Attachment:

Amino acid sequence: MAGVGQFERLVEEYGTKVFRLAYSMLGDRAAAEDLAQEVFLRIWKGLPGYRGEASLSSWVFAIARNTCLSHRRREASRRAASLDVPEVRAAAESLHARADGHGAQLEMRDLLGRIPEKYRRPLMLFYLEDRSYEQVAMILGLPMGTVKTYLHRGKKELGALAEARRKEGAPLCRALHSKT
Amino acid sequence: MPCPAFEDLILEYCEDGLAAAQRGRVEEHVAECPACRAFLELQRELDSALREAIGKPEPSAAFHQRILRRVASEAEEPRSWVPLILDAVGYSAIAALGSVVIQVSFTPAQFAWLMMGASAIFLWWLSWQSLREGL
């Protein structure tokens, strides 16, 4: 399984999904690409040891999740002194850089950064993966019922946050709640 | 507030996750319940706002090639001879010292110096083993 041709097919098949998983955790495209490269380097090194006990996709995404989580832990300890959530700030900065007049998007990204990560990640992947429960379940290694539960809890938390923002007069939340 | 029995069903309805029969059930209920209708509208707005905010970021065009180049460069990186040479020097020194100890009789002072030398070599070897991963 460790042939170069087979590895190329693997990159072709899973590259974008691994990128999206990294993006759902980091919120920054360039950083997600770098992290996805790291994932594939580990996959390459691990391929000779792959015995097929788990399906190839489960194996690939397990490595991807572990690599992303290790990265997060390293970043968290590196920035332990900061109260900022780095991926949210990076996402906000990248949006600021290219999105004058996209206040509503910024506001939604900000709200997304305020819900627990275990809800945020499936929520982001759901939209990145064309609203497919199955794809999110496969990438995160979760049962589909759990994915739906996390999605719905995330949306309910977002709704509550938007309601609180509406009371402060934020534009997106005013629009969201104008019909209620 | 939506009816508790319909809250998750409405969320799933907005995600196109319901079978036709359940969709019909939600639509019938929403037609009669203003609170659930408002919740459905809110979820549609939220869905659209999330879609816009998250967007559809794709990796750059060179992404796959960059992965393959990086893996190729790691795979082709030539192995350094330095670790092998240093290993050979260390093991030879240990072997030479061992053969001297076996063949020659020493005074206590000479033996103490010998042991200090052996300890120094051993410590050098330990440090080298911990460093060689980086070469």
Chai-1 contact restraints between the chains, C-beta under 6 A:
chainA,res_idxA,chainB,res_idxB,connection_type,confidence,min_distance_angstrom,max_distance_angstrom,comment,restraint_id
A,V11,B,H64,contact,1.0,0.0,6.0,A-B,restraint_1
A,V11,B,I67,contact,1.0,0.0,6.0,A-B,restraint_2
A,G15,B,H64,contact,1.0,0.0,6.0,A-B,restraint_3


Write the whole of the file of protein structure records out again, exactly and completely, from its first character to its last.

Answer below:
Amino acid sequence: MAGVGQFERLVEEYGTKVFRLAYSMLGDRAAAEDLAQEVFLRIWKGLPGYRGEASLSSWVFAIARNTCLSHRRREASRRAASLDVPEVRAAAESLHARADGHGAQLEMRDLLGRIPEKYRRPLMLFYLEDRSYEQVAMILGLPMGTVKTYLHRGKKELGALAEARRKEGAPLCRALHSKT
Amino acid sequence: MPCPAFEDLILEYCEDGLAAAQRGRVEEHVAECPACRAFLELQRELDSALREAIGKPEPSAAFHQRILRRVASEAEEPRSWVPLILDAVGYSAIAALGSVVIQVSFTPAQFAWLMMGASAIFLWWLSWQSLREGL
């Protein structure tokens, strides 16, 4: 399984999904690409040891999740002194850089950064993966019922946050709640 | 507030996750319940706002090639001879010292110096083993 041709097919098949998983955790495209490269380097090194006990996709995404989580832990300890959530700030900065007049998007990204990560990640992947429960379940290694539960809890938390923002007069939340 | 029995069903309805029969059930209920209708509208707005905010970021065009180049460069990186040479020097020194100890009789002072030398070599070897991963 460790042939170069087979590895190329693997990159072709899973590259974008691994990128999206990294993006759902980091919120920054360039950083997600770098992290996805790291994932594939580990996959390459691990391929000779792959015995097929788990399906190839489960194996690939397990490595991807572990690599992303290790990265997060390293970043968290590196920035332990900061109260900022780095991926949210990076996402906000990248949006600021290219999105004058996209206040509503910024506001939604900000709200997304305020819900627990275990809800945020499936929520982001759901939209990145064309609203497919199955794809999110496969990438995160979760049962589909759990994915739906996390999605719905995330949306309910977002709704509550938007309601609180509406009371402060934020534009997106005013629009969201104008019909209620 | 939506009816508790319909809250998750409405969320799933907005995600196109319901079978036709359940969709019909939600639509019938929403037609009669203003609170659930408002919740459905809110979820549609939220869905659209999330879609816009998250967007559809794709990796750059060179992404796959960059992965393959990086893996190729790691795979082709030539192995350094330095670790092998240093290993050979260390093991030879240990072997030479061992053969001297076996063949020659020493005074206590000479033996103490010998042991200090052996300890120094051993410590050098330990440090080298911990460093060689980086070469």
Chai-1 contact restraints between the chains, C-beta under 6 A:
chainA,res_idxA,chainB,res_idxB,connection_type,confidence,min_distance_angstrom,max_distance_angstrom,comment,restraint_id
A,V11,B,H64,contact,1.0,0.0,6.0,A-B,restraint_1
A,V11,B,I67,contact,1.0,0.0,6.0,A-B,restraint_2
A,G15,B,H64,contact,1.0,0.0,6.0,A-B,restraint_3